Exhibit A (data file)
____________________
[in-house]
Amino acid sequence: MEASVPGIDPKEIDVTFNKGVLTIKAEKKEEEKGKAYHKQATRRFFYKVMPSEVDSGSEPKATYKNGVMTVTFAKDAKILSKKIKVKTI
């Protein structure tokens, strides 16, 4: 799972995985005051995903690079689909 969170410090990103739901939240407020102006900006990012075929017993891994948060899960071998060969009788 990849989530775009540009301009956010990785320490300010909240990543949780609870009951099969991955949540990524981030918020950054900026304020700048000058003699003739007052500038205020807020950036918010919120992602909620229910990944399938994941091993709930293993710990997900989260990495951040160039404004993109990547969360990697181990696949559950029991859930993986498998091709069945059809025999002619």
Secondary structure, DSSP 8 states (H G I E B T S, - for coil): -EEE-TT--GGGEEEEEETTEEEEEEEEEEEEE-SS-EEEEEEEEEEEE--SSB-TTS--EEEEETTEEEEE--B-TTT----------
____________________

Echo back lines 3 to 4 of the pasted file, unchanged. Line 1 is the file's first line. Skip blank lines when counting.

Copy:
């Protein structure tokens, strides 16, 4: 799972995985005051995903690079689909 969170410090990103739901939240407020102006900006990012075929017993891994948060899960071998060969009788 990849989530775009540009301009956010990785320490300010909240990543949780609870009951099969991955949540990524981030918020950054900026304020700048000058003699003739007052500038205020807020950036918010919120992602909620229910990944399938994941091993709930293993710990997900989260990495951040160039404004993109990547969360990697181990696949559950029991859930993986498998091709069945059809025999002619």
Secondary structure, DSSP 8 states (H G I E B T S, - for coil): -EEE-TT--GGGEEEEEETTEEEEEEEEEEEEE-SS-EEEEEEEEEEEE--SSB-TTS--EEEEETTEEEEE--B-TTT----------